But what struck me was Bennett's rationale for declining the invitation. See, he thinks "The System" is "broken" and therefore no one should cooperate in its process of convicting and imprisoning offenders. He thinks:
the system doesn’t work, period. Even with zealous advocates on both sides, innocent people — that is, factually-innocent people — get convicted of crimes and sent to prison. No system that sends a single innocent person to prison deserves our loyalty. No system that sends a guilty person to prison for a day longer than necessary deserves our loyalty. Let the prosecutors, cops, and judges try to maintain this broken system. Your duty to do right trumps your duty toward the system. We criminal defense lawyers, at least, should be looking for ways to change it for the better or, failing that, to burn it down and start afresh.
What's truly remarkable about this oft-encountered sentiment (encountered amongst defense-oriented blogs, anyway) is how little understanding it reveals of what the system IS (never mind the mastubatory, self-congratulatory, revolutionary chic rhetoric).
News flash: we live in a world full of imperfection and sin. This encompasses both the criminals and the flawed people who run "The System."
Nevertheless some way of identifying criminals, trying them, and punishing them must be established, unless one advocates simple anarchy. Given this task, our Western justice system, which even Bennett admits is "the best," has come up with this rough approach:
We have public officials who investigate crimes and arrest the offenders they believe are responsible. These offenders have a right to be represented in their trial by well-educated and professionally certified lawyers whose only duty is zealously to represent their interests in the case. The government is also represented by the same class of lawyer, whose duty is not to obtain convictions, but to ensure that justice is done; and there are judges (or a jury) who decide whether the government, upon whom the burden of proof rests, has proven its case beyond a reasonable doubt. Then, and only then may an accused be convicted and sentenced. After that, the accused has a right to several varieties of direct appeals depending on the jurisdiction, and after that, to habeas corpus review, ordinarily directed to whether his trial attorney did an adequate job representing him.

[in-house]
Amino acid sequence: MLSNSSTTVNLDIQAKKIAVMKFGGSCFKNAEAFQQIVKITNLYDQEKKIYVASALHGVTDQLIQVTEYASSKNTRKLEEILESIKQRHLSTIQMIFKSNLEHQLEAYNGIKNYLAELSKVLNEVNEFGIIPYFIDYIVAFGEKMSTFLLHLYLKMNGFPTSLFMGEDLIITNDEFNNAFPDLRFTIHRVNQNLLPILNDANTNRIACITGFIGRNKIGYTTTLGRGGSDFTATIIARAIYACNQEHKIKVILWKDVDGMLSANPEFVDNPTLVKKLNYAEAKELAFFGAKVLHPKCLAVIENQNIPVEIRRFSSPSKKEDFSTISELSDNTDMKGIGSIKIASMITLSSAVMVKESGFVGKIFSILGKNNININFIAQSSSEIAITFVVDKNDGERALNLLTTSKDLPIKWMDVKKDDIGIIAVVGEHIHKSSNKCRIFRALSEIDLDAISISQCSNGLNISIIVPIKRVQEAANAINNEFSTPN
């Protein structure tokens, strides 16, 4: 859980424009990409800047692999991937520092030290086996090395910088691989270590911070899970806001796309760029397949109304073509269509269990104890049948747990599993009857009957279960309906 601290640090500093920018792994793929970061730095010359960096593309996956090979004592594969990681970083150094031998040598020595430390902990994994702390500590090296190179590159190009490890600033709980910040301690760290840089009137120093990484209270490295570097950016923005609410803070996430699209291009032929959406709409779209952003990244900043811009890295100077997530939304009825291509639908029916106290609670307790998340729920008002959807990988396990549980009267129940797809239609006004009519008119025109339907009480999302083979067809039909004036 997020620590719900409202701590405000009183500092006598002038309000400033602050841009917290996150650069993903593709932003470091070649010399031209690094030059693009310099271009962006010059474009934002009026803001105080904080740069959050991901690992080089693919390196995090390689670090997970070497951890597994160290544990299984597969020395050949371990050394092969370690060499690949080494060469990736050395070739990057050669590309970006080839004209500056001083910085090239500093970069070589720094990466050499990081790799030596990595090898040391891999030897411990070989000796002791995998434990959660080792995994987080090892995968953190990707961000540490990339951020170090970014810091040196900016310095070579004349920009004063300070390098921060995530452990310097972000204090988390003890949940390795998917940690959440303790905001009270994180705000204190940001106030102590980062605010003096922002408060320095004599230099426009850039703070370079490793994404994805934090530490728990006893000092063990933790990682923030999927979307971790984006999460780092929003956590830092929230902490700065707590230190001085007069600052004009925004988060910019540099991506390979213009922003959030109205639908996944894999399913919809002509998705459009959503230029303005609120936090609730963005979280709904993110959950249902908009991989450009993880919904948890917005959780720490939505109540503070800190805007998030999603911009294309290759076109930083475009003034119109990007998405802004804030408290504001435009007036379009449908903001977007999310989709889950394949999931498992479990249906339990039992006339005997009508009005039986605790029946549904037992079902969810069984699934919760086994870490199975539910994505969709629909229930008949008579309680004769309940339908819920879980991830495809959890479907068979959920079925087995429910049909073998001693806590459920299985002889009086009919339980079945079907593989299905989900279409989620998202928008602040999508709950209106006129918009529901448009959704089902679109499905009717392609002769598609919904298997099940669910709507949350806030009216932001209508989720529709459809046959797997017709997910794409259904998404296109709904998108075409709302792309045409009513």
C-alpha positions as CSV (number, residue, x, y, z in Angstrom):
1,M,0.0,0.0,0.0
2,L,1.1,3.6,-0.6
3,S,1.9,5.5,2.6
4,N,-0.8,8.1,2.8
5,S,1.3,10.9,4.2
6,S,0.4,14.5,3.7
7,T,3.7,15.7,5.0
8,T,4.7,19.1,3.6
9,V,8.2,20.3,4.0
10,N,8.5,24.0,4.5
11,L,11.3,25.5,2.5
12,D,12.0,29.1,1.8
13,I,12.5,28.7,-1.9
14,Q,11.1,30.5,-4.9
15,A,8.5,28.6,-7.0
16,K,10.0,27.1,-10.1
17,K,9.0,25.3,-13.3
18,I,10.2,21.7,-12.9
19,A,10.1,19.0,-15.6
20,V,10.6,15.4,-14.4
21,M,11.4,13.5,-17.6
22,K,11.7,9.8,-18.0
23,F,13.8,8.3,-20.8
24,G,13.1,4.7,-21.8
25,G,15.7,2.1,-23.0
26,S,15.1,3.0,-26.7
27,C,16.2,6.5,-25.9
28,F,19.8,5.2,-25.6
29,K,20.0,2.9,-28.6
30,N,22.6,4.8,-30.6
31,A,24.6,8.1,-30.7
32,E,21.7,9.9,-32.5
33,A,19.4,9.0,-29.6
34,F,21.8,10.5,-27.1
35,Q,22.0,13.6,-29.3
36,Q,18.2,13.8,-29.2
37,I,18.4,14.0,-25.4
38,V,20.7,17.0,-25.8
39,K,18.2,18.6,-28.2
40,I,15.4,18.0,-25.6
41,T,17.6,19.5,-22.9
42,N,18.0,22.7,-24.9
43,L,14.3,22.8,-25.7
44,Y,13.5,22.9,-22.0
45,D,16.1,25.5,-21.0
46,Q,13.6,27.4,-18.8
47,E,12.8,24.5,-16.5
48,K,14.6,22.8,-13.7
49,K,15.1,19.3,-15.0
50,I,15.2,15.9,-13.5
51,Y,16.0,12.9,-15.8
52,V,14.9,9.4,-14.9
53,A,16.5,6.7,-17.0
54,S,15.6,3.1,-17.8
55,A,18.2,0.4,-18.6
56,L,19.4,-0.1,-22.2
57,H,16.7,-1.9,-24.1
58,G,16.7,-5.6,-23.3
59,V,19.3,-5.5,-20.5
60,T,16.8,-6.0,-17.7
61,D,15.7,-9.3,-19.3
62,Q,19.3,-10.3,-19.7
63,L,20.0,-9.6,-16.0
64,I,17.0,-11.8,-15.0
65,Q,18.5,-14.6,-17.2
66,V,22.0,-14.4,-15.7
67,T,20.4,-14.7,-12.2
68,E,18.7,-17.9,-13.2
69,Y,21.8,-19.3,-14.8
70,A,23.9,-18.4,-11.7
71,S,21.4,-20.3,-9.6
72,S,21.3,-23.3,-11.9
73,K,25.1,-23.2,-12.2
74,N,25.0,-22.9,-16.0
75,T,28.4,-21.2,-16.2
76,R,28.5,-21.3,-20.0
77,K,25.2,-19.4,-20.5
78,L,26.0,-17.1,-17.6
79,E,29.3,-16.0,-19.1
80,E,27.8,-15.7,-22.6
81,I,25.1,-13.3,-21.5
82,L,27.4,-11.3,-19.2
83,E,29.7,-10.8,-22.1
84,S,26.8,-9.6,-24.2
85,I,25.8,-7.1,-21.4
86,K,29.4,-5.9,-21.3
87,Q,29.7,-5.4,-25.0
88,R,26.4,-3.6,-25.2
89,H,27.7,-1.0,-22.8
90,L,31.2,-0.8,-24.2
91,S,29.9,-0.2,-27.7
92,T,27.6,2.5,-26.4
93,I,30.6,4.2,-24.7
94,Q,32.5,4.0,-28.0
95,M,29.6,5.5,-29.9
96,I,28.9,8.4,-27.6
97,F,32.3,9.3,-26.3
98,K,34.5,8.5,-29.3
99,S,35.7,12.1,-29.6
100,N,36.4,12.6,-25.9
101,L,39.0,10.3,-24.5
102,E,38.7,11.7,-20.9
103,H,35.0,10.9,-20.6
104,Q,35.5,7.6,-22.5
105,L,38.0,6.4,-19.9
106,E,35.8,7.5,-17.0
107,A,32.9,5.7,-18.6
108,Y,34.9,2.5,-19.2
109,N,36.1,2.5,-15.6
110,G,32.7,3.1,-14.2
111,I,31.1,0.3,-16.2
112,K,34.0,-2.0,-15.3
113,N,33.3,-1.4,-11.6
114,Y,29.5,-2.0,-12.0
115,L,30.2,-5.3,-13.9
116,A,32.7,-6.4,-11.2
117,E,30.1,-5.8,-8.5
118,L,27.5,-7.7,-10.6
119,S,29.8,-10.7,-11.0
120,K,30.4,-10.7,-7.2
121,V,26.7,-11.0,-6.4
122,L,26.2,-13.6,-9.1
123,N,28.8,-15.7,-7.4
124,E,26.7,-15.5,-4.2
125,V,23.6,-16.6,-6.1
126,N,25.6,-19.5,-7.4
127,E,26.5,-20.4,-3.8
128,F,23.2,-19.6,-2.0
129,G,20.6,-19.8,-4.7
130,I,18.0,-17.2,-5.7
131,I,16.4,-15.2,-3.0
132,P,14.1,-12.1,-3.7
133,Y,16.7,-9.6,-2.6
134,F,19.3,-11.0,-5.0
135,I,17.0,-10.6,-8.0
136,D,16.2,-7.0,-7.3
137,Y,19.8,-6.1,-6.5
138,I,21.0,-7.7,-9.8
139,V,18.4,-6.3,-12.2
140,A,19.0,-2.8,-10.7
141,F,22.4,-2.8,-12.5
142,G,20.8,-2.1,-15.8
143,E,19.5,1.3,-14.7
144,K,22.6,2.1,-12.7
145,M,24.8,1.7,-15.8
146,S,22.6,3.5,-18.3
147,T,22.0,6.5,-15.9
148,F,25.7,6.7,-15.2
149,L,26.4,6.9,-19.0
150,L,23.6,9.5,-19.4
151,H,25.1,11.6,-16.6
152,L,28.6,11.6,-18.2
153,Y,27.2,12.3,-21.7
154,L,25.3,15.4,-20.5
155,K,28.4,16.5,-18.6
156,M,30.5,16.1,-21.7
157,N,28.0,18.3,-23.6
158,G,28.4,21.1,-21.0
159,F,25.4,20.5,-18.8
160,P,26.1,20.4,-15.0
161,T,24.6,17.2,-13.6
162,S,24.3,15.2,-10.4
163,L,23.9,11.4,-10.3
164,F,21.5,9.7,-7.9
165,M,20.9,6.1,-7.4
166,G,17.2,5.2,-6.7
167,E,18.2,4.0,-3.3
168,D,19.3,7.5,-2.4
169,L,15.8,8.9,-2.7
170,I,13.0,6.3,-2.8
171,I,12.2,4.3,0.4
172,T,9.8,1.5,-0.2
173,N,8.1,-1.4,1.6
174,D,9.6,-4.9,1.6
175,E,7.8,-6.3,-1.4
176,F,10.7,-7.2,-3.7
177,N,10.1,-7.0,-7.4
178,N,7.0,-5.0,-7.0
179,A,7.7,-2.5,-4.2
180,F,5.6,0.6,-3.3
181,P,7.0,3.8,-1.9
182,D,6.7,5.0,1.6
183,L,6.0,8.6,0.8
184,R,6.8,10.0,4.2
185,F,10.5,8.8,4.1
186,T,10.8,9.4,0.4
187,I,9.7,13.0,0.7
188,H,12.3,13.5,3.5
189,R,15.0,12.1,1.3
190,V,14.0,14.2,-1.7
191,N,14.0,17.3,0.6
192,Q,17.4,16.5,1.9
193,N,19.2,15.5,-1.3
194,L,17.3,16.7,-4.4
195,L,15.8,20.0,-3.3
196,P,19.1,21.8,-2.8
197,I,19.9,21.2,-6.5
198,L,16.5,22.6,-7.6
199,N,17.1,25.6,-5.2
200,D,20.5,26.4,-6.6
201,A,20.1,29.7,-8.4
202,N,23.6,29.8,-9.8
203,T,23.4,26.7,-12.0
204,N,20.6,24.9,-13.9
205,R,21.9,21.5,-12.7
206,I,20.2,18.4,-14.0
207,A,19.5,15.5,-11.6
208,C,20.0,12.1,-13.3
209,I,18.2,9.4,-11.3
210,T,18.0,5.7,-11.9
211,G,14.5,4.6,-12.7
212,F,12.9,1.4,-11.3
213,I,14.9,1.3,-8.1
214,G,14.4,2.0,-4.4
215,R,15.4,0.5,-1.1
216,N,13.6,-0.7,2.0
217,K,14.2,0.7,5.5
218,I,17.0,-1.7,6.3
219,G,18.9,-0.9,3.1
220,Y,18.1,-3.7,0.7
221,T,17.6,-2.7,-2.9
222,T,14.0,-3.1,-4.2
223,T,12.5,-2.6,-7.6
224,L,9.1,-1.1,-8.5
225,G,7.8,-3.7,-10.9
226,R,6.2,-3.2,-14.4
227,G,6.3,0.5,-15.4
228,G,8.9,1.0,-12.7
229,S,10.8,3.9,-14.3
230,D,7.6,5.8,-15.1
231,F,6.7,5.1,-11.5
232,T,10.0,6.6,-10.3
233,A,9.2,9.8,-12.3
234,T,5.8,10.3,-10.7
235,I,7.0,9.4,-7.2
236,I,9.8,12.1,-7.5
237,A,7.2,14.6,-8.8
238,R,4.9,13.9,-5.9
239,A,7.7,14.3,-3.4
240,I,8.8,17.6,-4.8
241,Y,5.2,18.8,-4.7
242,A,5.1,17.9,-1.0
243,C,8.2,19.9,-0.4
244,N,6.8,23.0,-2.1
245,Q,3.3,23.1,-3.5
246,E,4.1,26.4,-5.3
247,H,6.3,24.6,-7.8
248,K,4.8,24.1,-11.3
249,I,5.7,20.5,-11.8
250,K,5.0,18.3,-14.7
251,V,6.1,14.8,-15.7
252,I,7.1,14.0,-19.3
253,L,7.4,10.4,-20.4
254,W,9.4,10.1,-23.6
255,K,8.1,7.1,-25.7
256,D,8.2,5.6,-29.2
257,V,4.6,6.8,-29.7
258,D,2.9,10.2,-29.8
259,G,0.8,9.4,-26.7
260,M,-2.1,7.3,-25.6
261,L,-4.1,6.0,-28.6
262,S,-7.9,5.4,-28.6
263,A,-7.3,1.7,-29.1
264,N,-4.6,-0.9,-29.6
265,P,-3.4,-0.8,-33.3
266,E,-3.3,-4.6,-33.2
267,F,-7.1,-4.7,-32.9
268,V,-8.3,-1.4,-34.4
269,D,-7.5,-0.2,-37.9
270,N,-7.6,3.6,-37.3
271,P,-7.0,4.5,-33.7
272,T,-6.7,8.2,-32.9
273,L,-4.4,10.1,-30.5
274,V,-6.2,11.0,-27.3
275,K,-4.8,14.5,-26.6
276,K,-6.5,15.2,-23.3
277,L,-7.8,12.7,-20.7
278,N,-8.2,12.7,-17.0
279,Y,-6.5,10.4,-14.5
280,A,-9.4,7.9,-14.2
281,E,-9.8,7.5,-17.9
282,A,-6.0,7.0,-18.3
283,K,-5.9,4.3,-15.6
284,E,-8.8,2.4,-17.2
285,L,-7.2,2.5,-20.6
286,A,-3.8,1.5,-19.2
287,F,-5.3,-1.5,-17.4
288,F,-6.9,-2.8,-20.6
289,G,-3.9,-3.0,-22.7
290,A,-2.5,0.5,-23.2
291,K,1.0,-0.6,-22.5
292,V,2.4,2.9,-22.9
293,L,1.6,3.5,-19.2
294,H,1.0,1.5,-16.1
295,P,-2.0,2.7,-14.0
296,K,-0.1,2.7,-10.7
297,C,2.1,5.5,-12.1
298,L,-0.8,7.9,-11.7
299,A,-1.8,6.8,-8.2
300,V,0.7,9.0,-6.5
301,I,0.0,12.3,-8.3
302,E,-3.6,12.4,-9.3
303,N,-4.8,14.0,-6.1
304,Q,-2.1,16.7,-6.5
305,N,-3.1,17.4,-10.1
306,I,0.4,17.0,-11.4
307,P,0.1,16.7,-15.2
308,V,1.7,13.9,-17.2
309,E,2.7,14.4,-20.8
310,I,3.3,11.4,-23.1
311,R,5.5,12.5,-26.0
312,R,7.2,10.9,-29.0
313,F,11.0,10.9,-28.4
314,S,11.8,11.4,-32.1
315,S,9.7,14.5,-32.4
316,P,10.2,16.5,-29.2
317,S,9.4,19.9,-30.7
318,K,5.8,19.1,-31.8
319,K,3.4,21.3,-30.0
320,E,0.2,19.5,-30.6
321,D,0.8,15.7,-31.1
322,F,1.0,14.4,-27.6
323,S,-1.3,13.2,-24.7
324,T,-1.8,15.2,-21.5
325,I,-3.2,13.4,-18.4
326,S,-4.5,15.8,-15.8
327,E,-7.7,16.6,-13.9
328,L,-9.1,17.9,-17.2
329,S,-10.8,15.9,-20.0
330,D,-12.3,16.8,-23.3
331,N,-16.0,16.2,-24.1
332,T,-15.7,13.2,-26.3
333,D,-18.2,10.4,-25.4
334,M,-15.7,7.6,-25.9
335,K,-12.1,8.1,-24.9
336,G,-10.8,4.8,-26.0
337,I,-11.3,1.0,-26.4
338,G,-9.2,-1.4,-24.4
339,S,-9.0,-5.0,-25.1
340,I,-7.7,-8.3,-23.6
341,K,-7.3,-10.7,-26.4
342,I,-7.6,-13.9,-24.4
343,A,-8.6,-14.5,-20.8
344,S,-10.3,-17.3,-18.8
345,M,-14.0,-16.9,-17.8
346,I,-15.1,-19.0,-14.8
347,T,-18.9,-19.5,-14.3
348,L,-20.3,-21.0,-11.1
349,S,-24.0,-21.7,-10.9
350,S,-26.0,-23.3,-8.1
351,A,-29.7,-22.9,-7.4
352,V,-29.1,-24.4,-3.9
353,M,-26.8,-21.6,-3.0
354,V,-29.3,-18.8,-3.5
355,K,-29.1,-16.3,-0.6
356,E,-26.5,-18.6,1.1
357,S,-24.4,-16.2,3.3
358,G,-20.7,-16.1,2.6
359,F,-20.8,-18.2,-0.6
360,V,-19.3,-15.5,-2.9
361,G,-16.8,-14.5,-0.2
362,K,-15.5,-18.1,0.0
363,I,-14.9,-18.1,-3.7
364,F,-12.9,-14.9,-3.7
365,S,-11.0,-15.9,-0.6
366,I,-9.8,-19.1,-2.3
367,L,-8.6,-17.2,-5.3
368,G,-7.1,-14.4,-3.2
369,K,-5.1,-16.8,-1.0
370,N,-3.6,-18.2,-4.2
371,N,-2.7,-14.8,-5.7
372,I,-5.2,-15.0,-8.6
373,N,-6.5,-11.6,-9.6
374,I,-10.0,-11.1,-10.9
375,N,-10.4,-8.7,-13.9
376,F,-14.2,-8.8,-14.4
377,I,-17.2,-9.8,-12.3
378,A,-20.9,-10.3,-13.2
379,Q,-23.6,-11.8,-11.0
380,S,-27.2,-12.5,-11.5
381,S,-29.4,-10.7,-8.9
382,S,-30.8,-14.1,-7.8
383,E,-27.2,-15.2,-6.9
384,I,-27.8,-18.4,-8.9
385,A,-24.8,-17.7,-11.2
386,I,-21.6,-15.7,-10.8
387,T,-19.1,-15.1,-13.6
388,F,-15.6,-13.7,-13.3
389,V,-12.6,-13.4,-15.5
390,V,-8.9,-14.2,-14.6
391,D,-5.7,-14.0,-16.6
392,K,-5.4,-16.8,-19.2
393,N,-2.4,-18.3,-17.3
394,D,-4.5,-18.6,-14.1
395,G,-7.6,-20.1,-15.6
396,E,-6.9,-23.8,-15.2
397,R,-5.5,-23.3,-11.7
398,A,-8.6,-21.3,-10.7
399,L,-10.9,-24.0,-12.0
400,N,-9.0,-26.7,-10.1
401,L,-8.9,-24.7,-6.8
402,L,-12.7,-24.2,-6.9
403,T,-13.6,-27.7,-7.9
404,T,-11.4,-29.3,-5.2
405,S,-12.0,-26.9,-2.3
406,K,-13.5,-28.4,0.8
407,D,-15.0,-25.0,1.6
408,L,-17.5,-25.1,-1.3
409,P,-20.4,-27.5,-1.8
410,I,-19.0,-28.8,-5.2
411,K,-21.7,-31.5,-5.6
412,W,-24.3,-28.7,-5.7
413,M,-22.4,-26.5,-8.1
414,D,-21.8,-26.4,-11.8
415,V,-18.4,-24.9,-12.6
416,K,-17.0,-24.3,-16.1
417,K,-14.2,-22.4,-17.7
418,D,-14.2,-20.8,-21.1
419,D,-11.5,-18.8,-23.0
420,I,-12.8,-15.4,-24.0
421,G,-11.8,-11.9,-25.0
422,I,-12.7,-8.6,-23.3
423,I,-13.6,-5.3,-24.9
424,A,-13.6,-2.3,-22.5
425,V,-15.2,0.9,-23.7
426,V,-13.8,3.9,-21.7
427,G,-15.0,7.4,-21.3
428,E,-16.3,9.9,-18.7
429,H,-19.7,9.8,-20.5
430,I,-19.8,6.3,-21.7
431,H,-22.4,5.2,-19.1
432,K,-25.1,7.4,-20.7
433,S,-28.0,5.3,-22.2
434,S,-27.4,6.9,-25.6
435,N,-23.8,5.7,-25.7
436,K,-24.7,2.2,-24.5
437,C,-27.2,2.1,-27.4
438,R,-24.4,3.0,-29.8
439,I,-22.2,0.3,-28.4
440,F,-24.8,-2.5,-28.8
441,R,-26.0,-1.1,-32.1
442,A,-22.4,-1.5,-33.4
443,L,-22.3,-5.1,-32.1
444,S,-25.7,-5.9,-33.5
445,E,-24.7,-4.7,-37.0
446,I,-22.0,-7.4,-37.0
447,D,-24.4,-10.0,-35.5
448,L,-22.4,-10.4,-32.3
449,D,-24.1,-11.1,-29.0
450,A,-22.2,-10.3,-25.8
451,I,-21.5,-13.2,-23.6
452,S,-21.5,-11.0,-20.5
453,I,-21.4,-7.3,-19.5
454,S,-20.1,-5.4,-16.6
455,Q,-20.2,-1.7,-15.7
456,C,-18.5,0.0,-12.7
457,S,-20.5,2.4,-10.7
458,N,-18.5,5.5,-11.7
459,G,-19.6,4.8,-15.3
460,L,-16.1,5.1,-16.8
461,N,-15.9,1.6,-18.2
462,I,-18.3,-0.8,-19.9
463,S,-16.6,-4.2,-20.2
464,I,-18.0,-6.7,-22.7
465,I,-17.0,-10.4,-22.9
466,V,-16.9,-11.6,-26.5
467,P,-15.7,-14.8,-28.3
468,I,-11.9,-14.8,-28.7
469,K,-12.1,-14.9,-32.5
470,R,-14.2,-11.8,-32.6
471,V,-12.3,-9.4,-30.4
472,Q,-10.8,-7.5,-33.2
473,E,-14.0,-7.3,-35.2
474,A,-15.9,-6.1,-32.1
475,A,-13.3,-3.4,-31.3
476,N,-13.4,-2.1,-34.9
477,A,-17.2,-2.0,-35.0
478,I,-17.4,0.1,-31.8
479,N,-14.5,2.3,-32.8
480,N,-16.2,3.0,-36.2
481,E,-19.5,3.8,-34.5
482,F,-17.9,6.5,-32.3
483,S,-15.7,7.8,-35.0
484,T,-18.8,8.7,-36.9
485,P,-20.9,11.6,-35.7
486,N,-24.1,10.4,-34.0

Now where I suspect the rub is for many defenders, is that pesky "beyond a reasonable doubt" part. This is primarily (but not exclusively) where the potential exists for a factually innocent person to be convicted.
But if one understands that the system itself impliedly allows for the potential of a certain number of innocent people being convicted (by not demanding a standard of "absolute proof" or "proof to a metaphysical certitude") then it can be understood that the system is no way broken simply because some very small number of mistaken convictions occur.
In sum, we do not, and have never had, a system that adopts the old saying of Blackstone, "better that ten guilty persons escape than that one innocent suffer" in the sense that we fashion our system to be absolutely infallible in assigning guilt. There is, in effect, a built-in error rate inherent in the process.
I'm interested in the alternative that Bennett and others would have us adopt and how it would avoid the pitfalls of laziness, incompetence, and indifference inherent in any system peopled by... people. In recent times, after all, the courts have created out of whole cloth many new obstacles for conviction, such as the exclusionary rule, "Miranda" warnings, and the erosion of peremptory jury strikes, which defendants and clever lawyers like Bennett exploit in avoiding conviction.
While no one wants to see an innocent person convicted (and thankfully the error rate is extremely low), society has seen fit for a very long time to risk the small error rate, rather than create a system that would release many more factually guilty offenders and create very little deterrence for criminals. That there is much dissatisfaction with "The System" among defense lawyers is not surprising... no one likes losing alot, and defense attorneys frankly lose alot.
What is more disturbing is the approaching loss of public confidence that "The System" convicts and adequately incarcerates enough of the guilty (OJ, anyone? And see examples here).